Generic drugs at 25%: false hope for savings affecting private plans in

Upcoming legislative changes that will affect the cost of generic drugs, and how this will impact private plans

MONTRÉAL, Aug. 9 /CNW/ - Recently the media confirmed the government's intention to require manufacturers of generic drugs to sell their products at a maximum of 25% of the price of the original drugs. Therefore, if one tablet of an original drug costs the pharmacist $1.00, the generic copy must cost a maximum of 25cents. The current maximum is 60% for the first generic copy and 54% for subsequent copies. This information may lead one to believe that the resulting reduction in costs will in turn reduce drug insurance premiums for private plans.

On the one hand, it is important to understand that, as an incentive for the pharmaceutical research industry, the RAMQ fully reimburses original drugs for a period of 15 years from the drug's registration date on the RAMQ formulary (BAP + 15 rule), even if a generic alternative is available at half the cost. This protection is granted in addition to the protection that is conferred by the federal patent law. Once this protection expires, the RAMQ limits its reimbursement of the original drug to the price of its generic counterpart, regardless of the 68% minimum rule governing the Basic Prescription Drug Insurance Plan (Régime général d'assurance médicaments - RGAM). A policyholder who wishes to buy the original drug must pay the difference between the price of the original and the price of the generic drug.

This same law prohibits private plans from adopting the same control approach as the RAMQ. Indeed, private plans are obligated to reimburse an original drug at a minimum of 68% of the amount claimed, even if the generic drug is sold to the pharmacist at a maximum of 25% of the price of the original. Therefore, the current rules governing the RGAM deny private plans a significant portion of the savings associated with generic drugs.

On the other hand, the price paid by the RAMQ is determined according to an agreement that is negotiated between the government and the Association des pharmaciens propriétaires du Québec (AQPP). The "ingredient cost + 6% (maximum $24.00) + $8.41 in fees" algorithm guarantees that prices do not fluctuate among pharmacies, and that the RAMQ automatically benefits from any price reduction. So far, the government has refused to let private plans benefit from its agreement with the AQPP. Free competition is the only factor that restricts pharmacists in terms of the prices they can charge to patients who are covered by private plans.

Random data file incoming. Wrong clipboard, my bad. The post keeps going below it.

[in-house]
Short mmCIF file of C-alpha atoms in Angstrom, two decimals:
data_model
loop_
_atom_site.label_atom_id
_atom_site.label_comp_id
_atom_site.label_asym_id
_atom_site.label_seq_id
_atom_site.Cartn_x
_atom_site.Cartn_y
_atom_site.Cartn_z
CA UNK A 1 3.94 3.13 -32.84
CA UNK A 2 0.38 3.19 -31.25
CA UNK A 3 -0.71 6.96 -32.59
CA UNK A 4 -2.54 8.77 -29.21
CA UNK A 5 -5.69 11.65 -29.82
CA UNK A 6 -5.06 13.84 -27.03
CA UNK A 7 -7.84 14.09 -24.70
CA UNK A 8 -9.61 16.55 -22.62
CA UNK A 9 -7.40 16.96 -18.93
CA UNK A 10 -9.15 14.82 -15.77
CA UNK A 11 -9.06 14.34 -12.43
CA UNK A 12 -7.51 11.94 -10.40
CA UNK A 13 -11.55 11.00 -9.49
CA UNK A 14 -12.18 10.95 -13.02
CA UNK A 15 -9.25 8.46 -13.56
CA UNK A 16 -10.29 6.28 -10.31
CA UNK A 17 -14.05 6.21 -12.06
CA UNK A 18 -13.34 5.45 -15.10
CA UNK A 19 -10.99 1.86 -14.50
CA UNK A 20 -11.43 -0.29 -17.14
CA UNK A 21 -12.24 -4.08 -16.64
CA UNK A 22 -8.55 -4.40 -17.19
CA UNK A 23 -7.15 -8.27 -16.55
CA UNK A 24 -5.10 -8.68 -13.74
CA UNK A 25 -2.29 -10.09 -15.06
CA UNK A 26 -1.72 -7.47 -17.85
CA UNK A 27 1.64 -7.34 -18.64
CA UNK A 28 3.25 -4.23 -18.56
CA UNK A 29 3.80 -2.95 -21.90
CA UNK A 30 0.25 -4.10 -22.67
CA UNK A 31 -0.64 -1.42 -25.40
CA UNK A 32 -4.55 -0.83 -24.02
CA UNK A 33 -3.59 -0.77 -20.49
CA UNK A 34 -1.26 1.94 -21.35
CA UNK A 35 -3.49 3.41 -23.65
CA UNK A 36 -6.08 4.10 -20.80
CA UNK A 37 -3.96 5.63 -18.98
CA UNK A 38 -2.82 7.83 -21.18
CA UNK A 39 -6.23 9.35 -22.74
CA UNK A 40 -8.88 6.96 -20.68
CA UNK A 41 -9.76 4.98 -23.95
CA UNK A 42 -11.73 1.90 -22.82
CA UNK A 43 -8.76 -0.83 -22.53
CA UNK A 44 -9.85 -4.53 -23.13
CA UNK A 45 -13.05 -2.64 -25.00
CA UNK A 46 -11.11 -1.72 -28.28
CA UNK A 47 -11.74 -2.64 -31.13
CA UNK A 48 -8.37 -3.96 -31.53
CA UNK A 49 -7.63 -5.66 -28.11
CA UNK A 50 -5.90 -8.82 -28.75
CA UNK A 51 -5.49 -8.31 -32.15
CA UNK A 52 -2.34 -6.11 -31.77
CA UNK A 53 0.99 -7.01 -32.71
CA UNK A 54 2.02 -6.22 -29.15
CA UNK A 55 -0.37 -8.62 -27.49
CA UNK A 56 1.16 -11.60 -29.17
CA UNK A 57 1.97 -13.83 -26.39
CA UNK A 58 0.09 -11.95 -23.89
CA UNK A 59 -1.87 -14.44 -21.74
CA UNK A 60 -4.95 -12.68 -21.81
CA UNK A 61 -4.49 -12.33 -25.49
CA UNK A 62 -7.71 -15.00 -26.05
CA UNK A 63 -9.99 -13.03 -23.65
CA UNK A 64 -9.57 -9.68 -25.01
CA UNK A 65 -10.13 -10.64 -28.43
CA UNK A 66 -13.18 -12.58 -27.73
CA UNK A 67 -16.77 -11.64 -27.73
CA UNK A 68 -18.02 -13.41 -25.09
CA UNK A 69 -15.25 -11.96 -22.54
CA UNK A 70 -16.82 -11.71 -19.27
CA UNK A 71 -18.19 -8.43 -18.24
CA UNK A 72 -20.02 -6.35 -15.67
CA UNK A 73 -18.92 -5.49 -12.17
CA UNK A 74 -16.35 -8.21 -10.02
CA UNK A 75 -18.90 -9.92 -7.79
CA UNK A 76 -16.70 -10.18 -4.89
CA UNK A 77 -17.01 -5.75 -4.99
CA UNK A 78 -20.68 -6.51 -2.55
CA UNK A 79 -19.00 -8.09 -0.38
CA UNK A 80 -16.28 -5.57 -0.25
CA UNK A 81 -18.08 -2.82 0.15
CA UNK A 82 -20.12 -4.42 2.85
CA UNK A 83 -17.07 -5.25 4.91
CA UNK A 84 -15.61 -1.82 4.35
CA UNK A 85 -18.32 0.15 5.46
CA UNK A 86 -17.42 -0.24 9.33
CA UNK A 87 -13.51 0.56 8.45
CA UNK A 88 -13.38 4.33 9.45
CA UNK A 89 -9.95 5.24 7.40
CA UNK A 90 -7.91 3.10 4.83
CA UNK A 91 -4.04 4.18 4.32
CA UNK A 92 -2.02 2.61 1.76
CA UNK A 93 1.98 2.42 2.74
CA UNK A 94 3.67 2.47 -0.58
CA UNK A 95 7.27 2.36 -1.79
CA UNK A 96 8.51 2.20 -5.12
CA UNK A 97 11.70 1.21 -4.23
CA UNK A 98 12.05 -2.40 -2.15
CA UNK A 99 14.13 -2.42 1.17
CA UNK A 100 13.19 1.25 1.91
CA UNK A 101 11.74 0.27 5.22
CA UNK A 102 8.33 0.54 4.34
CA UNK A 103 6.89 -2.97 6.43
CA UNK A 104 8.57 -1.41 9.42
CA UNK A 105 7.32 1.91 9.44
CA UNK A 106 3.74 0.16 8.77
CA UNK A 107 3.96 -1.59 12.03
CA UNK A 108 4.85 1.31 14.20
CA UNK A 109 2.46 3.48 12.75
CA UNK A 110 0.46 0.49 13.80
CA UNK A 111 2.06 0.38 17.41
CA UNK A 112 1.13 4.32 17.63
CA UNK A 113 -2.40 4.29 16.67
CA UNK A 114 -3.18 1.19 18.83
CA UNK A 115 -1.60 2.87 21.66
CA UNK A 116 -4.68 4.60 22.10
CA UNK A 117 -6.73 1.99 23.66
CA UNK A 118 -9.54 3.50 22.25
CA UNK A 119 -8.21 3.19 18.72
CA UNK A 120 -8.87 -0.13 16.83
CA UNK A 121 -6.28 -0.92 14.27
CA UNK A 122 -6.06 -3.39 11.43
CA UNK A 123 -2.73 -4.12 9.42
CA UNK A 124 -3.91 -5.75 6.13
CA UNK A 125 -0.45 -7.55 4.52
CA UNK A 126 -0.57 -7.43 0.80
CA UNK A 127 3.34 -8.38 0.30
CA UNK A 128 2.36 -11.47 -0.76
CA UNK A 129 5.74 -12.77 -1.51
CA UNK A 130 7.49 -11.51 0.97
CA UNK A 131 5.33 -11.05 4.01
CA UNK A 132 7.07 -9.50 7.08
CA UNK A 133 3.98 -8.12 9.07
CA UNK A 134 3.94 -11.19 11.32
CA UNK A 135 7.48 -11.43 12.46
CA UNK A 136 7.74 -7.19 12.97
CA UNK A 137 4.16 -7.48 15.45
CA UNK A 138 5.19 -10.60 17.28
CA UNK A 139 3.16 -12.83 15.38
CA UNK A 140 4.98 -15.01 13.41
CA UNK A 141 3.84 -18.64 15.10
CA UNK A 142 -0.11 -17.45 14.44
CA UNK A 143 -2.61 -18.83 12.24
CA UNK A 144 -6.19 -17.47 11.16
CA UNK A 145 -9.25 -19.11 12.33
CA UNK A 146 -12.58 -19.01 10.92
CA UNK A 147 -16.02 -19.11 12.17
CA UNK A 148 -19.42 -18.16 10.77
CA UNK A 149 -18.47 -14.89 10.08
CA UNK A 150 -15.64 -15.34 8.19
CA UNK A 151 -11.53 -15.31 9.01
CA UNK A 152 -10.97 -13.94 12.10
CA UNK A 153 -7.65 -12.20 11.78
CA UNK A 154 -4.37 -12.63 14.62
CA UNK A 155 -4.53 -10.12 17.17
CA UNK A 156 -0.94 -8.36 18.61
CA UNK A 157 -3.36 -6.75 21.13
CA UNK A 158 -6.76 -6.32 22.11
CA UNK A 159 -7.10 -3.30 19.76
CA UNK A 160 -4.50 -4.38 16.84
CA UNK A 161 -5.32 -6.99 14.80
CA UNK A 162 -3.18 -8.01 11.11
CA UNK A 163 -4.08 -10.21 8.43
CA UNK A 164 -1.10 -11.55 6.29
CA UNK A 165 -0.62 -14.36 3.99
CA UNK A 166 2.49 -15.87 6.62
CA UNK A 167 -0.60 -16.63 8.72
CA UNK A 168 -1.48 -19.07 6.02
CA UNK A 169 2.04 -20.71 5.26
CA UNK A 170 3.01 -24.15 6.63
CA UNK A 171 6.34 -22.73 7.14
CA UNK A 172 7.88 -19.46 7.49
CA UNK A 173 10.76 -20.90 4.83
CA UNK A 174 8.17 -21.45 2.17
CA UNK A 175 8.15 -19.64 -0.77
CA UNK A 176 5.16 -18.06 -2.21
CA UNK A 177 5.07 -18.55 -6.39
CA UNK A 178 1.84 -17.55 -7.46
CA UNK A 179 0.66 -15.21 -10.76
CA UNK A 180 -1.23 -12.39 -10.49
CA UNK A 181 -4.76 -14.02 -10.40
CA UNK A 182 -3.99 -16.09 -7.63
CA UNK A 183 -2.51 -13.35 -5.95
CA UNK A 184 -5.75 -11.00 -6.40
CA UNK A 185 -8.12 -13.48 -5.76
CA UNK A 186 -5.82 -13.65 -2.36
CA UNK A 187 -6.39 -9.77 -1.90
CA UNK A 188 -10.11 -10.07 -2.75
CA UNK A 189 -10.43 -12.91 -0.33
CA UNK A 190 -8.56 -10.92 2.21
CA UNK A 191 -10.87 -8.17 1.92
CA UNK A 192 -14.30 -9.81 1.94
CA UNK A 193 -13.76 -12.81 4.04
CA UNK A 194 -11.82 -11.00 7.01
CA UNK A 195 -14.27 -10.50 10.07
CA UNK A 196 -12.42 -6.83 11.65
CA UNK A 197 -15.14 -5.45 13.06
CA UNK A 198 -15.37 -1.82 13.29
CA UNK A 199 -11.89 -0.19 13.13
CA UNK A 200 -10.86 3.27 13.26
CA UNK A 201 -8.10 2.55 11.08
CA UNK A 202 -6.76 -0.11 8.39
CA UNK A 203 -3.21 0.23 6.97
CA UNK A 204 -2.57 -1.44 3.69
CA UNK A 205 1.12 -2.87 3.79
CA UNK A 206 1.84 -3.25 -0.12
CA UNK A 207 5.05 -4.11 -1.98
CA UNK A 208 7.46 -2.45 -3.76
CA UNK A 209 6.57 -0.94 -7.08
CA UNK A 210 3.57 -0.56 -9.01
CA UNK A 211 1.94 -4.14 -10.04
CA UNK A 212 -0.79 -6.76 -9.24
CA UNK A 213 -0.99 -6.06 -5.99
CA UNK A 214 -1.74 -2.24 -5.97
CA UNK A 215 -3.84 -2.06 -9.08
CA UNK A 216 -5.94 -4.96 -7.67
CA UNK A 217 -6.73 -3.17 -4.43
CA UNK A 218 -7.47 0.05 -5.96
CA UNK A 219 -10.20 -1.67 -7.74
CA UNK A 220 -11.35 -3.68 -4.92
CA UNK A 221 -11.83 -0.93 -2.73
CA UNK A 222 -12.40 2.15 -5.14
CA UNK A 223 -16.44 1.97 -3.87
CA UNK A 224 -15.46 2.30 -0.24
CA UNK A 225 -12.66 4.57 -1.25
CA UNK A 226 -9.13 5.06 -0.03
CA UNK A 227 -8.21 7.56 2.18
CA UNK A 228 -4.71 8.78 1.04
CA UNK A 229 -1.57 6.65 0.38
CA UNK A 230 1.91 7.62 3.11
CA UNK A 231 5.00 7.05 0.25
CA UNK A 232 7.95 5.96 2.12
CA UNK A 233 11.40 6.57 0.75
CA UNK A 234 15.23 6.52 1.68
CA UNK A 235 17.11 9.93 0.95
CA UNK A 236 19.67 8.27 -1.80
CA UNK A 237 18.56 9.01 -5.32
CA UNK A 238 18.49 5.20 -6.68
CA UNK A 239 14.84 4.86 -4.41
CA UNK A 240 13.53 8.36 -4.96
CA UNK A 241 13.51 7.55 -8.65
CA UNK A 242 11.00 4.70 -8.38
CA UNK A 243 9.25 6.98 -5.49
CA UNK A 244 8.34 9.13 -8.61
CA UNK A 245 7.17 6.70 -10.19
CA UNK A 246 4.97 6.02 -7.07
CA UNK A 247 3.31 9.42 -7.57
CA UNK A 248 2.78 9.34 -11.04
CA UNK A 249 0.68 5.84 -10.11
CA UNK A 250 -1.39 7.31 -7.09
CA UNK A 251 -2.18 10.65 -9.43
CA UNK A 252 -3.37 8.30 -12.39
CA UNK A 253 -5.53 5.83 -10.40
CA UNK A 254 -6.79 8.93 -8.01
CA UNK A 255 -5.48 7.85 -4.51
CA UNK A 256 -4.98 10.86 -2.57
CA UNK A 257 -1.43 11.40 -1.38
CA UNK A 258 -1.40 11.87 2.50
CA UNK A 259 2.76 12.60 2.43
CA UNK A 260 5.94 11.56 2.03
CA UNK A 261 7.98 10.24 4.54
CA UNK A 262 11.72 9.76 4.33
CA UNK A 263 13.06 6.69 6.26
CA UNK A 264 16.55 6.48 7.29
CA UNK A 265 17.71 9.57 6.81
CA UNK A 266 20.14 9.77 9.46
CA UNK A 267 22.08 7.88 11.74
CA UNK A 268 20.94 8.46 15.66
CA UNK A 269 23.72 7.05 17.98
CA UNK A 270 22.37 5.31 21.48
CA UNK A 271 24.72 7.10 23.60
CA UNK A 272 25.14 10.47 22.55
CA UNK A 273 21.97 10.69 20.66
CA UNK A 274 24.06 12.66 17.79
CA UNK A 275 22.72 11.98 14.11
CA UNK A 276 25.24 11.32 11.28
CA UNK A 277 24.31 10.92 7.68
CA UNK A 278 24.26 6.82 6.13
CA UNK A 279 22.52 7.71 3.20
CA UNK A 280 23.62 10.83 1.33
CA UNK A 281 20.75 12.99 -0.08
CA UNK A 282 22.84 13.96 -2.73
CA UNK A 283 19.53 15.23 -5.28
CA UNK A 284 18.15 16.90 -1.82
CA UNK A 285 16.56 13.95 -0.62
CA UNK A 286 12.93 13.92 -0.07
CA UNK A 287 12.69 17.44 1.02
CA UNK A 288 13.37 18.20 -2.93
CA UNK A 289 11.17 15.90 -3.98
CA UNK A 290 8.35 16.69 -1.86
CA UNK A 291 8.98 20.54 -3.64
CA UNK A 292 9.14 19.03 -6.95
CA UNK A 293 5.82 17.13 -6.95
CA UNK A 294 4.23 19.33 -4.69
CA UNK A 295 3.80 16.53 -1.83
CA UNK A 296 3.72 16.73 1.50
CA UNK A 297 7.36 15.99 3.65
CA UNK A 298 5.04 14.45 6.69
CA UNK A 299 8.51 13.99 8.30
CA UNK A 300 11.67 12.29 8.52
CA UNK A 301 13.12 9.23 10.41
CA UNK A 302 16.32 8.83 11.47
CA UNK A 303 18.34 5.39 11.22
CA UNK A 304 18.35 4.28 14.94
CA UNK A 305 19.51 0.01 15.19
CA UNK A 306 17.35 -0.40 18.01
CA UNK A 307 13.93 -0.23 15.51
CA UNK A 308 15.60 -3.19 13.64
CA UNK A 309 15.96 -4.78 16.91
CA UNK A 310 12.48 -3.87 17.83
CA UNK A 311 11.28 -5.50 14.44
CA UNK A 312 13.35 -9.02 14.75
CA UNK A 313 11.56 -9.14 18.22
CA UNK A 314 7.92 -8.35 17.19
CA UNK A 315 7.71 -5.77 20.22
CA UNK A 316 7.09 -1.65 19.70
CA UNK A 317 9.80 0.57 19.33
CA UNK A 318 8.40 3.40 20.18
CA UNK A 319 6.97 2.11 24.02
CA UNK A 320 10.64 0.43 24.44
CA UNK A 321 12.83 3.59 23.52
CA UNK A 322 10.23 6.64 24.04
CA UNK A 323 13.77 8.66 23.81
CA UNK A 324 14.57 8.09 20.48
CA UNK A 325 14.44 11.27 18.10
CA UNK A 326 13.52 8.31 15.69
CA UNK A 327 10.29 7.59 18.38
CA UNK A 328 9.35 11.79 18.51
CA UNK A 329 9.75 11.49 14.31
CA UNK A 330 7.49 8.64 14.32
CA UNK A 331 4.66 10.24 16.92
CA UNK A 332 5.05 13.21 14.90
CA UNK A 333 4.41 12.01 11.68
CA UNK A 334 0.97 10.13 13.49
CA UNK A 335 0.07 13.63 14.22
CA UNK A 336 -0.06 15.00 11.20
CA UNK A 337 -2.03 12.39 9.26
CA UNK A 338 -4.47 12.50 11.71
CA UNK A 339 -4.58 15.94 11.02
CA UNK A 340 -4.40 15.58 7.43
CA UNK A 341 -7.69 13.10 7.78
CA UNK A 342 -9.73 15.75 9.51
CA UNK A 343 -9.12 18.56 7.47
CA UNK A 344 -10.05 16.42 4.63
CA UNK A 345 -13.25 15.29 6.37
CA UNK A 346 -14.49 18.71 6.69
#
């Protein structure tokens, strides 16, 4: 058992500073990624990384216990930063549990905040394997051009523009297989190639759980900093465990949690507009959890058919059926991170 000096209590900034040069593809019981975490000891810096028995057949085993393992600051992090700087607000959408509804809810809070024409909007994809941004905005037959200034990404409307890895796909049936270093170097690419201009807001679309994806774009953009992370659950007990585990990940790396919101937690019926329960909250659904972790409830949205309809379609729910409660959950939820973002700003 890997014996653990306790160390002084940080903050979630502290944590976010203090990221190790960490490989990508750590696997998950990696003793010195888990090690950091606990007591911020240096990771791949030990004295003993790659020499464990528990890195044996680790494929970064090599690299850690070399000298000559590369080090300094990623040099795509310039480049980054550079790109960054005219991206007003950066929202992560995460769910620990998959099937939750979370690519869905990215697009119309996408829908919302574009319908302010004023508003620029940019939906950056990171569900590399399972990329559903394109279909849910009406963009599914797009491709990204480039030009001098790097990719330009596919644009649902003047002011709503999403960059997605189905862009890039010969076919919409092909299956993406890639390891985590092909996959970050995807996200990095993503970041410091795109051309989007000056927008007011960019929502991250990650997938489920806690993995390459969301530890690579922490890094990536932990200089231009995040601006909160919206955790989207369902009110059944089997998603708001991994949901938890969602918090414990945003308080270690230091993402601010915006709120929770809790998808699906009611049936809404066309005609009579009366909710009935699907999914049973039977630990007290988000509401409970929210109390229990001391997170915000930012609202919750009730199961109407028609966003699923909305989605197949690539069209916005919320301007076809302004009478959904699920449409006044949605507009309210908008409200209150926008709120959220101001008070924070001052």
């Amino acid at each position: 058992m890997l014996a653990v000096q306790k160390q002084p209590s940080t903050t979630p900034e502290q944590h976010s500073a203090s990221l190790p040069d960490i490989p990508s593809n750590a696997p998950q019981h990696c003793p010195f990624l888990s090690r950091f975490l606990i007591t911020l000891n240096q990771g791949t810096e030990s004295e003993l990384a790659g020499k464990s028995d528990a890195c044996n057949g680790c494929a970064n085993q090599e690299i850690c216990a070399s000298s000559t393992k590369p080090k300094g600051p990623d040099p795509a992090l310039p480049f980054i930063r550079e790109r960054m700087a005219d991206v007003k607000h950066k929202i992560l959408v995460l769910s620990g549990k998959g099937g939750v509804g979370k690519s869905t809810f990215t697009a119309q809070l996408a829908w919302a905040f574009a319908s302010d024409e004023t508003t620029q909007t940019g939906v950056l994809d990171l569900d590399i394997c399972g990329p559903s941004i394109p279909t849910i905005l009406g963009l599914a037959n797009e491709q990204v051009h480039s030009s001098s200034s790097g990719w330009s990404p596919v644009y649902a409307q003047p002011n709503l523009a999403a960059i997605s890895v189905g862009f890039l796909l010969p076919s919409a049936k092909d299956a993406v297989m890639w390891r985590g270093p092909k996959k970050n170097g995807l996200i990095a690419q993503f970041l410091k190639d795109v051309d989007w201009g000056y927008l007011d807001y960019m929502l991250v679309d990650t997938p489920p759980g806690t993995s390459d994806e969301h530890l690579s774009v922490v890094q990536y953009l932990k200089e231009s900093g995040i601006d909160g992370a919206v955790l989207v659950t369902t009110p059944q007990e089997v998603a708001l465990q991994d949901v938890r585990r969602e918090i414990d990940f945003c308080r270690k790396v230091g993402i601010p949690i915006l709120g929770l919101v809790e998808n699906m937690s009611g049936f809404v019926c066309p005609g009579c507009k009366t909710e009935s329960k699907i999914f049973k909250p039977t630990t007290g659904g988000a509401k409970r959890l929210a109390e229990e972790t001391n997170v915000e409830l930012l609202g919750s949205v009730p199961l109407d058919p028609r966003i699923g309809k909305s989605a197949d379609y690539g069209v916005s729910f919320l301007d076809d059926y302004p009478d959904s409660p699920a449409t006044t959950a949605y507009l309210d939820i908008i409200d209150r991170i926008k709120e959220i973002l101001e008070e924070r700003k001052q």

According to Johanne Brosseau, Senior Consultant for Aon in Montréal: "This explains why the amount that is charged to a policyholder is often higher than the amount that is charged to the RAMQ for the same drug at the same pharmacy. In addition, prices for the same drug vary from one pharmacy to the next, and actual competition among pharmacies exists only if policyholders are aware of this fact."

The amount charged for a generic drug that is purchased at a lower price does not necessarily translate to a reduction in the amount charged to policyholders who are covered by private plans. There is some concern that pharmacists will take advantage of this situation in order to compensate for the loss of revenue resulting from the sale of drugs to RAMQ policyholders, and reduced rebates paid by generic manufacturers.

Ms. Brosseau warned that, unless the government amends the Act with respect to the minimum reimbursement of 68% imposed by the rules governing the RGAM, and unless private plans introduce appropriate control measures, which several Aon clients have successfully done in Québec, the benefits for private plans of reducing the cost of generic drugs to 25% will be negligible compared to those enjoyed by the RAMQ.

Ms. Brosseau reiterated that, in 2005, Aon formed an association of private plan sponsors for the purpose of speaking out against these inequities in a brief respecting the draft Drug Policy that was presented to the Commission des affaires sociales (, Hearing (in French)- Association of Private Plan Sponsors, May 11, 2005 /Length: 0:56 hrs).

To date, the government has turned a deaf ear, and we must ask why the organizations that are responsible for defending the rights of employers and unions have not insisted on securing the reforms that have become necessary since the introduction of the RGAM in 1997. "We hope that employers and unions will now mobilize and join this association with a view to bringing about the necessary changes and obtaining the right to use the same tools as the RAMQ in order to control the cost of private drug plans in Québec."

About Aon Consulting Canada

Aon Consulting is one of Canada's leading integrated human capital consulting and outsourcing firms. Our more than 800 Canadian professionals in 12 offices coast-to-coast offer benefits, talent management and rewards strategies and solutions to help clients attract, retain and develop world-class talent. Driven by inspired and independent thinking, Aon Consulting is committed to delivering innovative and personalized business solutions with tangible value to help clients shape their organization into the workplace of the future. For more information, visit


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Media relations: Autom Tagsa, 416-542-5659,; Marilynne Madigan, 416-230-9699

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